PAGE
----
Font Matters 字體異型

I’ve noticed certain interesting irregularities in Chinese fonts. The book I’m reading at the minute (《馬橋詞典》; the edition was originally published by 聯經出版社/Linking Books) in Feb. 2011, and this copy is the second printing) uses the form of the character 感 seen in the top line of the image below, as opposed to the one on the bottom. The character on the top line has a 丿that encloses the entire character, as opposed to the one on the bottom line in which the heart radical at the bottom is separate.
ganI’ve noticed similar differences in other characters before and was curious if anyone else had spotted any other slight differences that come to mind. Also curious if this is influenced by historic instances of difference in the way the character can be written.

The interesting thing for me as a Cangjie user is that it should technically change the way the character is written in Cangjie, as instead of 戈口心 it should follow the example of 威 (戈丿一女) and be written 戈丿一心, although obviously this is just a font.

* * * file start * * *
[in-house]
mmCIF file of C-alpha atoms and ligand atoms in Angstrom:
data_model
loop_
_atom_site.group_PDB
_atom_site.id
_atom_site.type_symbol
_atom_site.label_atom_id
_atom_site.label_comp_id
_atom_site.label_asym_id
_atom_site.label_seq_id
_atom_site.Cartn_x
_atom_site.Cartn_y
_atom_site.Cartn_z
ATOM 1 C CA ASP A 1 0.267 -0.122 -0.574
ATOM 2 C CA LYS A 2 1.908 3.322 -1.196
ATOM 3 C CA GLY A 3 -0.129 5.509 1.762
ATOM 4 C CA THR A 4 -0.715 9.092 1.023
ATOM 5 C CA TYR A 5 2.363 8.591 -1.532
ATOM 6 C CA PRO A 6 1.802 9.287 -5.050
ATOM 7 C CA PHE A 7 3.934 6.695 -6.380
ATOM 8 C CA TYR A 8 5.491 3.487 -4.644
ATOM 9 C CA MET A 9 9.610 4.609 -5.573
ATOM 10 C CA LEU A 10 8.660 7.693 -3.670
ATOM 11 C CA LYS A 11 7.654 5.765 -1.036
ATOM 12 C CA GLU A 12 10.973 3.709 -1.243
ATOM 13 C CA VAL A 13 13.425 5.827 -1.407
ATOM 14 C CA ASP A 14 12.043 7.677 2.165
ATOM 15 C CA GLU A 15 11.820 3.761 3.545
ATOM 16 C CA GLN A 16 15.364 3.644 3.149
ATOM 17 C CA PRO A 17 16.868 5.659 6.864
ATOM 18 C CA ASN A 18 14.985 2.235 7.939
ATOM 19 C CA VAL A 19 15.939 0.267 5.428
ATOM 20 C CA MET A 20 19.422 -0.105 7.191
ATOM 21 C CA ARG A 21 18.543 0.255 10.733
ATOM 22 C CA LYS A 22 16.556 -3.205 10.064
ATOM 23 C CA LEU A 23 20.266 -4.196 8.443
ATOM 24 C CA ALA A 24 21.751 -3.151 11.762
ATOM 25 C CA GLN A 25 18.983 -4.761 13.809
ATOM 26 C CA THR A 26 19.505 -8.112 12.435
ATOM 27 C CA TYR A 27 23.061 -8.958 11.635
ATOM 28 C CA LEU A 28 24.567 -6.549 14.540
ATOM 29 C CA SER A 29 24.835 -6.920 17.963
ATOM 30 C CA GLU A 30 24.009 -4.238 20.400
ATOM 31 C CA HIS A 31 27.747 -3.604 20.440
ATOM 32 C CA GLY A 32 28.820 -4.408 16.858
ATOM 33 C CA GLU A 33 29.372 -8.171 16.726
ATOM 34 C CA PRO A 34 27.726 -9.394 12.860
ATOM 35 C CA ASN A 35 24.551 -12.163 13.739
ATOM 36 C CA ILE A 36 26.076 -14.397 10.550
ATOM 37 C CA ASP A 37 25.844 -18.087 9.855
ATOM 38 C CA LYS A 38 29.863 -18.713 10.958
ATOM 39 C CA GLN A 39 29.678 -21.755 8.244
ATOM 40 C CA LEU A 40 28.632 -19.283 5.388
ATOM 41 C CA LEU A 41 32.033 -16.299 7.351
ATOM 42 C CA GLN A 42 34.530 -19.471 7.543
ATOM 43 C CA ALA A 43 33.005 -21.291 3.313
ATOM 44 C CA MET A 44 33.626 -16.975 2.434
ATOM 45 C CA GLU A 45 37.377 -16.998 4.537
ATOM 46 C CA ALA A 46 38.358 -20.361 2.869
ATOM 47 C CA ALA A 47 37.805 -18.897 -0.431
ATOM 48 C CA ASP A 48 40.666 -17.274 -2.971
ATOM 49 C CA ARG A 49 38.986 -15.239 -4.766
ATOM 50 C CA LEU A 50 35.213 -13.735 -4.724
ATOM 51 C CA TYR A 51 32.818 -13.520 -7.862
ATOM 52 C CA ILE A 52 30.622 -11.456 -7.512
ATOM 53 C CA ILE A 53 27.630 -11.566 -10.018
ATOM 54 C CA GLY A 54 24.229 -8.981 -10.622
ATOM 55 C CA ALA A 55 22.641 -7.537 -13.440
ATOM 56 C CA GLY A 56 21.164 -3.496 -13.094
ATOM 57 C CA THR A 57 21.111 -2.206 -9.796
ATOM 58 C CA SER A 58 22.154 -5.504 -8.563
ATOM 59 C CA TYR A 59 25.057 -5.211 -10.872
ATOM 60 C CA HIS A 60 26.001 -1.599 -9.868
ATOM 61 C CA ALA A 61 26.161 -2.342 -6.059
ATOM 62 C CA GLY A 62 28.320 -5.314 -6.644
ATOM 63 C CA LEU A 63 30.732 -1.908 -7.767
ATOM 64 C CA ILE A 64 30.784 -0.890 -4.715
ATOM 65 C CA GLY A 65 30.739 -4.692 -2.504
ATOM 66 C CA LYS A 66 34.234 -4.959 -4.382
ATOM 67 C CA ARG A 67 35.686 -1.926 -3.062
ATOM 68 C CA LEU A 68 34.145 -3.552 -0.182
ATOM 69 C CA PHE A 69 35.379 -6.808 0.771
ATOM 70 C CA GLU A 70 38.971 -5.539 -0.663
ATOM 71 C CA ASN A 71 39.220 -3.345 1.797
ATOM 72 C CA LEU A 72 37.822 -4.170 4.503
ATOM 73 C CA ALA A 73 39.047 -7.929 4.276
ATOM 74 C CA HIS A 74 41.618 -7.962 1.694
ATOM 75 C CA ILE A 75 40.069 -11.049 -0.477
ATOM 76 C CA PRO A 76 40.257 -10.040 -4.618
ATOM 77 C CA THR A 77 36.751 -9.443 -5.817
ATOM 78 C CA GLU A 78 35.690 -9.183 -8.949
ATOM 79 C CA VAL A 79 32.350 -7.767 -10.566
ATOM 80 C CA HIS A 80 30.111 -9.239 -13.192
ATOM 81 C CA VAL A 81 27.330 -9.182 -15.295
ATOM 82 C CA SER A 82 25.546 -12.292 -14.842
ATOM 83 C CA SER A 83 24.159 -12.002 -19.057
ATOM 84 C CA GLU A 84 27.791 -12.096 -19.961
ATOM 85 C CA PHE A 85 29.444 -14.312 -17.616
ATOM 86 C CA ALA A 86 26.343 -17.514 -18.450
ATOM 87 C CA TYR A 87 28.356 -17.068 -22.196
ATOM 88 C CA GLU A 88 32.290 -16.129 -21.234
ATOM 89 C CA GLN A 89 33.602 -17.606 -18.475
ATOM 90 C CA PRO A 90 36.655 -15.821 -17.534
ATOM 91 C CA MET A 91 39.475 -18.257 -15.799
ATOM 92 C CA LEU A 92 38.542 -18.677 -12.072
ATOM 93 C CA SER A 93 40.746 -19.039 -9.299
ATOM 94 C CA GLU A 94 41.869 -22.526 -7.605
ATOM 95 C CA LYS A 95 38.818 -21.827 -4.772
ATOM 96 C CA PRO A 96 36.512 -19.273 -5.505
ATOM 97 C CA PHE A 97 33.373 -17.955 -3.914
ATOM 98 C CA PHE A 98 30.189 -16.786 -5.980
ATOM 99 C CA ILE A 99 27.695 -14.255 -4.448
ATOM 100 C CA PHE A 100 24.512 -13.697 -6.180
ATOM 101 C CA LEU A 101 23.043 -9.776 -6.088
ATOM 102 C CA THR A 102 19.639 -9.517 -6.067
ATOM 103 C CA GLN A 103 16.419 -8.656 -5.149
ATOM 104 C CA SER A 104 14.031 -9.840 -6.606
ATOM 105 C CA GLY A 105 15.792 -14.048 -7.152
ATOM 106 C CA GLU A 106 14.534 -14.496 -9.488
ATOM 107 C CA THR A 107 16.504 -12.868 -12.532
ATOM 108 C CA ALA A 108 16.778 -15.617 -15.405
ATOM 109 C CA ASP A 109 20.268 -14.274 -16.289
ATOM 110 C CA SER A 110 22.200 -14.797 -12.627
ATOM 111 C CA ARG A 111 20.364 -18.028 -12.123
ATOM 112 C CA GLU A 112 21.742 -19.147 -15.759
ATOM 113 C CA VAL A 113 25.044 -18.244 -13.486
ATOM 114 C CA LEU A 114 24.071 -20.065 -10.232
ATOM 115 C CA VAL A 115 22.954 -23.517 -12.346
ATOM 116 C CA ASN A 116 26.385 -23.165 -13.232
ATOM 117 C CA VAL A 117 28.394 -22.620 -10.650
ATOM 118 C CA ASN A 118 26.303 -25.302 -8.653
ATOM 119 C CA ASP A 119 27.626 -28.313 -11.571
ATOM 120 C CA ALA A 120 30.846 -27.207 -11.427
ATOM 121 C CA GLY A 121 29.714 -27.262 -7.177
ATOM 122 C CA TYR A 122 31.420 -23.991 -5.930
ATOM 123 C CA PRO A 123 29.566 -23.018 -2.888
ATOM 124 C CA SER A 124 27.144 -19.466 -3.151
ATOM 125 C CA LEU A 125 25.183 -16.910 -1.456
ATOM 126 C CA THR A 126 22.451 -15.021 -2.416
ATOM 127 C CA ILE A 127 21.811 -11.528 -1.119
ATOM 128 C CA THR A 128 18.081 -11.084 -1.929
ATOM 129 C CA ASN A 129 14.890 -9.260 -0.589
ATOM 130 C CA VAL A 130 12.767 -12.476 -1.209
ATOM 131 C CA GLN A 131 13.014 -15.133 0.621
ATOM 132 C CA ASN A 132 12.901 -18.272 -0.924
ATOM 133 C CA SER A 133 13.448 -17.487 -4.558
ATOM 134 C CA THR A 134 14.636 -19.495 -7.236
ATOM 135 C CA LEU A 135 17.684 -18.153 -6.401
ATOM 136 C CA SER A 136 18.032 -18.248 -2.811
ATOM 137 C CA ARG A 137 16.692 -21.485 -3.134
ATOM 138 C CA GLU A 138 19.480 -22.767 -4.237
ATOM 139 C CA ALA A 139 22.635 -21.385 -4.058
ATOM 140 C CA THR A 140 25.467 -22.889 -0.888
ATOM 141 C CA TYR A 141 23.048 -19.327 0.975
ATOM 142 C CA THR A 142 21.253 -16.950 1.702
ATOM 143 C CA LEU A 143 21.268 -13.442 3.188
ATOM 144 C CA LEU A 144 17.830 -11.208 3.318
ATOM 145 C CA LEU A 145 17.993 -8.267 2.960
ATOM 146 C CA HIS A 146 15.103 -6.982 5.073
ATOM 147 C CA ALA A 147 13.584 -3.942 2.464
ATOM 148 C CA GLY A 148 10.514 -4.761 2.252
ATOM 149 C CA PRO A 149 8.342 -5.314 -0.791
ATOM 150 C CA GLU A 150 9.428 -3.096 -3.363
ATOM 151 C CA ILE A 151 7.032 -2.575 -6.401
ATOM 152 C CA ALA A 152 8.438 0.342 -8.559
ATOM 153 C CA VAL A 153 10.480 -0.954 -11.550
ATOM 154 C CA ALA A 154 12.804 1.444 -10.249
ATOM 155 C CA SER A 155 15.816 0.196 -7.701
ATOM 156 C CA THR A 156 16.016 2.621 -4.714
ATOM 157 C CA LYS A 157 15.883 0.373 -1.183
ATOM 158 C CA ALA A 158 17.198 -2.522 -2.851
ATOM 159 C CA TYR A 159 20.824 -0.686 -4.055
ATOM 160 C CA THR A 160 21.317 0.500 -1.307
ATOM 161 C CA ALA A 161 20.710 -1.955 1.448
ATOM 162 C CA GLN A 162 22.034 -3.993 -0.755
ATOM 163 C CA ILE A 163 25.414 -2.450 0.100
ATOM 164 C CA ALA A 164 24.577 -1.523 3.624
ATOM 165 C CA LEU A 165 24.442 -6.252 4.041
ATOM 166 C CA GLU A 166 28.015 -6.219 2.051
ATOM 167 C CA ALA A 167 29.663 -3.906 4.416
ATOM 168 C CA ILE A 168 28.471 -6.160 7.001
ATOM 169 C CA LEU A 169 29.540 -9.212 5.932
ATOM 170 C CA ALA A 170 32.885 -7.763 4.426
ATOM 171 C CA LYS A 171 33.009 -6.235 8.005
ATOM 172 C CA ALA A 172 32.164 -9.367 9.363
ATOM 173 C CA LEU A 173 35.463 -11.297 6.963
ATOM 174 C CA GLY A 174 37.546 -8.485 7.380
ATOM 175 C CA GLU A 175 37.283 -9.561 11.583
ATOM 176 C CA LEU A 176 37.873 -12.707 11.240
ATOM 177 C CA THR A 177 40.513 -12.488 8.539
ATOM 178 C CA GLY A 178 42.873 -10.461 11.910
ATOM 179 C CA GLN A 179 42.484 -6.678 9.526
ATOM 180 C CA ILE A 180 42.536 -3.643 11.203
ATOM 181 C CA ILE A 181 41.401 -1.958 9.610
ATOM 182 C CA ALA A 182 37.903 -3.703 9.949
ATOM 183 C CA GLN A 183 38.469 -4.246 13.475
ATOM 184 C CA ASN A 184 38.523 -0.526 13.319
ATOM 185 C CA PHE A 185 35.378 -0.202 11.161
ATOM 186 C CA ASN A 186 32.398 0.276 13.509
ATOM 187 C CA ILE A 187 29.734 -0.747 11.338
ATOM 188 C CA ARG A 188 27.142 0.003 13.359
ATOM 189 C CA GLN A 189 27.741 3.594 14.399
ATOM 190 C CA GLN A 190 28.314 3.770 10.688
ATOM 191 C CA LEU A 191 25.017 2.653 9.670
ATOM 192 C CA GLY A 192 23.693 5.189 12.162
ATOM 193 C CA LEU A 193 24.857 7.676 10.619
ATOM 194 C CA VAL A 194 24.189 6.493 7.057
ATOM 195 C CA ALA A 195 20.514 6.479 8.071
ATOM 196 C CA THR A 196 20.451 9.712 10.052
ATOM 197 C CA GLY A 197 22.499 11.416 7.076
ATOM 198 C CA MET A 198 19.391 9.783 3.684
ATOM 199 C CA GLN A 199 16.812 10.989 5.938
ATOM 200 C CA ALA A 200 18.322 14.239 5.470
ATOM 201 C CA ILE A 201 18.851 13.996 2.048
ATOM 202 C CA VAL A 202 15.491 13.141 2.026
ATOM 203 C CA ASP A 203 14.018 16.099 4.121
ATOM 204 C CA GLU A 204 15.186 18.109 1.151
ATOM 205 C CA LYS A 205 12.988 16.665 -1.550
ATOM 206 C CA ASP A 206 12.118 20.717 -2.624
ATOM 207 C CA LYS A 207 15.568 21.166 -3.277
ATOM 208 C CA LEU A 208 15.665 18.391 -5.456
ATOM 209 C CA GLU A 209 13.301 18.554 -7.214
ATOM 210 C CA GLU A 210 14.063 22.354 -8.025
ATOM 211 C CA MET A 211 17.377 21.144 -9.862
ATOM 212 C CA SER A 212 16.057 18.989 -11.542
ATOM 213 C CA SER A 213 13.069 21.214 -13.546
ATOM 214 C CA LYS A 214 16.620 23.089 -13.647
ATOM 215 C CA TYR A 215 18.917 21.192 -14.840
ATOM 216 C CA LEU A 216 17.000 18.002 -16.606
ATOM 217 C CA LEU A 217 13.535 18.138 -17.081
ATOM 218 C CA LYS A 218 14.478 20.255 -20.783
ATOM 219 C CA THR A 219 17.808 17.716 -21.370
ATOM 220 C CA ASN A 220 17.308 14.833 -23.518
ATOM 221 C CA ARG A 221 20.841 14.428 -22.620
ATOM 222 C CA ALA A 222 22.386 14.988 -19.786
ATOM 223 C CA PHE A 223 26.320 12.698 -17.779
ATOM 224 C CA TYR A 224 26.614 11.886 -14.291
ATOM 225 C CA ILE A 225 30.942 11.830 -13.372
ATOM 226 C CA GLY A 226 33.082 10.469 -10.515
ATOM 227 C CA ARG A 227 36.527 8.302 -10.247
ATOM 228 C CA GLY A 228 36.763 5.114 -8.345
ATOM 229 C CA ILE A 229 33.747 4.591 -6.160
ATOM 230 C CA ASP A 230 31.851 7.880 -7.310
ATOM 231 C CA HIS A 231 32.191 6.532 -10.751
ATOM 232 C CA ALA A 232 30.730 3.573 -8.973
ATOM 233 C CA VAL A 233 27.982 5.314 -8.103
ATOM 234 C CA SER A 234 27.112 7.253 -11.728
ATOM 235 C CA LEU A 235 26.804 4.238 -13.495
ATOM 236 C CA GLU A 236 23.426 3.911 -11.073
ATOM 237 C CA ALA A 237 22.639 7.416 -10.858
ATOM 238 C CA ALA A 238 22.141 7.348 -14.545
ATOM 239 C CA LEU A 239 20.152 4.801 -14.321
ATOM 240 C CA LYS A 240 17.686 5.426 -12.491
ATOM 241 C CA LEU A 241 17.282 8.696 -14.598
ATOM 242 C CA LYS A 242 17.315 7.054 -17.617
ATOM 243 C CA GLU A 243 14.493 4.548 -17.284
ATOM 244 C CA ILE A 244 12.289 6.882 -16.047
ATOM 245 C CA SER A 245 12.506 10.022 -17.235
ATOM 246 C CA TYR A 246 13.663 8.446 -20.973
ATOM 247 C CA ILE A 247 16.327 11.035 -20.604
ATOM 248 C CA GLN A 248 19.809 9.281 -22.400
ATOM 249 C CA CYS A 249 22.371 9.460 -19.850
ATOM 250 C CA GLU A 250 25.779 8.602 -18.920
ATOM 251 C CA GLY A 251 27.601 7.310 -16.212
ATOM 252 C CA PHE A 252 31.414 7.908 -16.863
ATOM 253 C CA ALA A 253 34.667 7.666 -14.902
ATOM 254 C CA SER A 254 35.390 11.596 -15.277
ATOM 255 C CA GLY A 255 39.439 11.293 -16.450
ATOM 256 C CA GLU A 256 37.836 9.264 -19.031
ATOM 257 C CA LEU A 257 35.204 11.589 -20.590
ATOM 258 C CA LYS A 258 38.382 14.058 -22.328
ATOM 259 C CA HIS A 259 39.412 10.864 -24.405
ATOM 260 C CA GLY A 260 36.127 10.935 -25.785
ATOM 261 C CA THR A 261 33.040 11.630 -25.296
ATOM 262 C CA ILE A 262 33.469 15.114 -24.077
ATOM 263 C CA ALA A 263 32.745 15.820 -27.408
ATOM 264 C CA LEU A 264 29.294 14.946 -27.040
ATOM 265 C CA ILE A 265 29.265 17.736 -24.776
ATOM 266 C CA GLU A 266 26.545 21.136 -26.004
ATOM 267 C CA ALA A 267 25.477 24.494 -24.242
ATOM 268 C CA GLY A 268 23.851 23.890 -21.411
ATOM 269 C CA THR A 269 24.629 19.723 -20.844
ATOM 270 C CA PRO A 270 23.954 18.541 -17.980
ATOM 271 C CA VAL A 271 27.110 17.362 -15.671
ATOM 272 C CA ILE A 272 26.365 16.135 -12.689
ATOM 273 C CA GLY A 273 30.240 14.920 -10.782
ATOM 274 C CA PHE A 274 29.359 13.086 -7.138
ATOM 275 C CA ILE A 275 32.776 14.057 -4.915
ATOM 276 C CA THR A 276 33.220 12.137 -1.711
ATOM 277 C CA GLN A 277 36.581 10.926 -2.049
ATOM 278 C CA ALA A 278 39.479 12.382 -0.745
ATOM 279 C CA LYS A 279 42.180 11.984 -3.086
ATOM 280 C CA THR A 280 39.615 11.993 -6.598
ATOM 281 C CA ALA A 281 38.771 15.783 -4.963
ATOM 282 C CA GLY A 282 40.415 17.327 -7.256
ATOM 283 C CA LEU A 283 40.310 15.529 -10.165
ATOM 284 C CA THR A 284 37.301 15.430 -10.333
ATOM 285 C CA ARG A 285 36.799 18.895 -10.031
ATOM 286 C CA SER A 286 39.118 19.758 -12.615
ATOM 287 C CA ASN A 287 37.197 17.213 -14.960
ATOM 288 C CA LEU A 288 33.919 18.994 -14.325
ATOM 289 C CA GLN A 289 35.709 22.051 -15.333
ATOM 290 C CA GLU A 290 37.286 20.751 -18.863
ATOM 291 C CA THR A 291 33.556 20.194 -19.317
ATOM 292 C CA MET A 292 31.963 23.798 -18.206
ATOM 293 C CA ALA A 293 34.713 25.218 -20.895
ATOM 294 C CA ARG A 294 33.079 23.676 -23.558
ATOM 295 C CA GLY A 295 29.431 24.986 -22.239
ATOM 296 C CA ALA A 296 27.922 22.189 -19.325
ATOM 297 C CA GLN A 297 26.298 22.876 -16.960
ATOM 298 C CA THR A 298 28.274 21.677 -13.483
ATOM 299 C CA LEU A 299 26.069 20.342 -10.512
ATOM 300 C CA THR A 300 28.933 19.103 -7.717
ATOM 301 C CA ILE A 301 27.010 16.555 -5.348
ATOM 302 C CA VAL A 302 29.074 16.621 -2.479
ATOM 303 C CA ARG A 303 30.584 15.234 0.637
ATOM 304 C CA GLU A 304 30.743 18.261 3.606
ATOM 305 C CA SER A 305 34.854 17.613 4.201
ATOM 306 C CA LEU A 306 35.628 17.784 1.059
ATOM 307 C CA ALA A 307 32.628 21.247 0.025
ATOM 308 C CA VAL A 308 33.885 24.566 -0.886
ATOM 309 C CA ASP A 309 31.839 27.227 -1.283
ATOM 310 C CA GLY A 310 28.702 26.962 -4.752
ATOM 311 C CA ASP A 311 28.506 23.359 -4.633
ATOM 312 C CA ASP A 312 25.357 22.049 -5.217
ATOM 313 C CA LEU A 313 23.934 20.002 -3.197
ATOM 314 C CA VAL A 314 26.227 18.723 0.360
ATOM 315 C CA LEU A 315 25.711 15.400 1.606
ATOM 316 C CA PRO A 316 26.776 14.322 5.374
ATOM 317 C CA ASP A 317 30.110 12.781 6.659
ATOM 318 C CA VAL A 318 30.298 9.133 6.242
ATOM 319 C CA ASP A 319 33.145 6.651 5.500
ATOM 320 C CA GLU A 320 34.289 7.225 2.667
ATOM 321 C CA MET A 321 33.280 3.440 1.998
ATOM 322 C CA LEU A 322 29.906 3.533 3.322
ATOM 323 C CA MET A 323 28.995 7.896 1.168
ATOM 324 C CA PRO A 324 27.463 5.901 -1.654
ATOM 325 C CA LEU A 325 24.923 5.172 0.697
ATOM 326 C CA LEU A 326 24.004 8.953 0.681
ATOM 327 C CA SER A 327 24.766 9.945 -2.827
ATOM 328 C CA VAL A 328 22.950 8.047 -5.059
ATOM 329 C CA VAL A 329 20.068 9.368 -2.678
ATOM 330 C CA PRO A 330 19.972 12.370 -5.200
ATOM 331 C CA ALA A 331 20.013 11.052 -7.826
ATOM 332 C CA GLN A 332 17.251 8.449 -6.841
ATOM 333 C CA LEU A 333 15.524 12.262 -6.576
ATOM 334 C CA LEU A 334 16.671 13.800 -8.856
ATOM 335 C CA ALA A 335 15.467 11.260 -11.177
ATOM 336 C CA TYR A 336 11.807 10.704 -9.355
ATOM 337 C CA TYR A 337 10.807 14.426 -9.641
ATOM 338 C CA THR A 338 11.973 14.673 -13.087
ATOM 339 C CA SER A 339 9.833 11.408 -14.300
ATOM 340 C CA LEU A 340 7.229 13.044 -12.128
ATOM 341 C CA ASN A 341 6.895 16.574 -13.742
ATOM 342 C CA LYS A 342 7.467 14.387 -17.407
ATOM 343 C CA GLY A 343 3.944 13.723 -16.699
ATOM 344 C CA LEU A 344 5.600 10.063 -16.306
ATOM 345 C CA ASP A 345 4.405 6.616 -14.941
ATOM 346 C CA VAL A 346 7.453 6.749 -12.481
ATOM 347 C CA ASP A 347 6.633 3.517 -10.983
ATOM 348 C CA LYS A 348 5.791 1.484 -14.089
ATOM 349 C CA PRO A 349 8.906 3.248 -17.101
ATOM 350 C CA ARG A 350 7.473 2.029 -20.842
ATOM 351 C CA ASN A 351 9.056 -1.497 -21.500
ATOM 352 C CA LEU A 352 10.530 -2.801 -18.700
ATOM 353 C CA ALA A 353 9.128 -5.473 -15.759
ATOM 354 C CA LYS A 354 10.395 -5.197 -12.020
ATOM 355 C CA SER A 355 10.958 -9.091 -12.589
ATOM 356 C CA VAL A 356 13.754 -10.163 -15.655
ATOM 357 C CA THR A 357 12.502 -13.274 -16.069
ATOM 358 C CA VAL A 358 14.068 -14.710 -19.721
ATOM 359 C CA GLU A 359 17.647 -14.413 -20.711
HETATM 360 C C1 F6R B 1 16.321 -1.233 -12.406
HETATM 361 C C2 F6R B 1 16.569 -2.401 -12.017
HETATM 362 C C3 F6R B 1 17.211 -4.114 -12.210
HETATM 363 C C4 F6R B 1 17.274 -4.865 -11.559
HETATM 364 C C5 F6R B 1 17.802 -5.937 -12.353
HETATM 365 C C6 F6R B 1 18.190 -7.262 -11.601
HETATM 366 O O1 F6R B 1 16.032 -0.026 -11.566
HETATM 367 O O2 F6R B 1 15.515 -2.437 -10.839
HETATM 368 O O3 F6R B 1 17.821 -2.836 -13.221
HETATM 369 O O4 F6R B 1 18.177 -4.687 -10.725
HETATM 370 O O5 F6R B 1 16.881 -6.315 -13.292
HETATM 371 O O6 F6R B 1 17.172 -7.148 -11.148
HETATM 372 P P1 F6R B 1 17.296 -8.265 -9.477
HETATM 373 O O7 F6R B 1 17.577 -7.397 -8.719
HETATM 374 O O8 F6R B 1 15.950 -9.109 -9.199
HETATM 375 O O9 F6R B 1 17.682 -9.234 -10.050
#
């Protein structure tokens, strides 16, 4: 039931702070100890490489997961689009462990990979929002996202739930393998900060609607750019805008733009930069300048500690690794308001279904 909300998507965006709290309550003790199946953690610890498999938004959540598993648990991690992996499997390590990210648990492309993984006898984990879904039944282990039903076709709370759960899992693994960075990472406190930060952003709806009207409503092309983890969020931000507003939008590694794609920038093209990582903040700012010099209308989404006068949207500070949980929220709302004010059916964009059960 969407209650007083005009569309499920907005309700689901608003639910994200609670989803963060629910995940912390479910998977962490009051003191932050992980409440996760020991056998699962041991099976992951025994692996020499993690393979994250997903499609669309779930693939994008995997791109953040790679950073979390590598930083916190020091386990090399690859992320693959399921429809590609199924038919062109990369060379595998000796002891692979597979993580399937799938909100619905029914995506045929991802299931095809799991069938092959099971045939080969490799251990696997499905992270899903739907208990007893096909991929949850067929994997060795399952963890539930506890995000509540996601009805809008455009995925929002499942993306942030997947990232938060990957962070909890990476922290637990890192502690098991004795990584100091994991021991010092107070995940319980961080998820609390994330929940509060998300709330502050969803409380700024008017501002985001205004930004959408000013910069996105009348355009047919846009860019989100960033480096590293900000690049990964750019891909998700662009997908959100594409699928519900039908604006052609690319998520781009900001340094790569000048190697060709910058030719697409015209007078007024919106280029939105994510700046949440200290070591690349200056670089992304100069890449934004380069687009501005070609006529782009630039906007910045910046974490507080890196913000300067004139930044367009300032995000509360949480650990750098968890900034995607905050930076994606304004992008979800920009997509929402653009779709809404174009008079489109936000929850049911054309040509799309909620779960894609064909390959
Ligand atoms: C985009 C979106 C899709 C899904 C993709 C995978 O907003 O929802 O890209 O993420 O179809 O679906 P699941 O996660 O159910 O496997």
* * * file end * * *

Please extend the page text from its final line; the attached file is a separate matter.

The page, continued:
Which form do you come across the most in the books you are reading? What are the names of the different fonts that use this form?

3 thoughts on “Font Matters 字體異型

  1. You can check the stroke animation for服 and豚, the font used shows the difference between the radical 肉 and 月, it’s quite subtle, but a detail that makes learning Chinese fun 🙂 . I believe 標楷體 is the name of the font. I do wonder if there’s any other similar fonts out there…

    Also, cool to know you’re using Cangjie, ‘would be nice to hear about your learning process for it 🙂 In the case of 服 and 豚, would that make a difference as to which character you’d type first?


    • Yeah, actually one of my friends did an art project centered around the dual use of the 月 radical to represent 月 and 肉. It would be pretty neat if cangjie could differentiate, but each symbol in cangjie stands for lots of different radicals, for example 卜 or the y key can be 卜 or 亠 (turned up on its side). So the 月 key probably stands for both 月 and 肉. Most fonts don’t tend to differentiate between the two though. Though the one you mentioned does, and its usually used for quotations in academic papers. Once again, great contribution! Hope you can share some of your Taiwanese learning experience too, 我呷麵 lol

      Liked by 1 person

  2. Pingback: Non-Cangjie Geeks Should “Avoid” This Article (Snort) | Translating Taiwanese Literature

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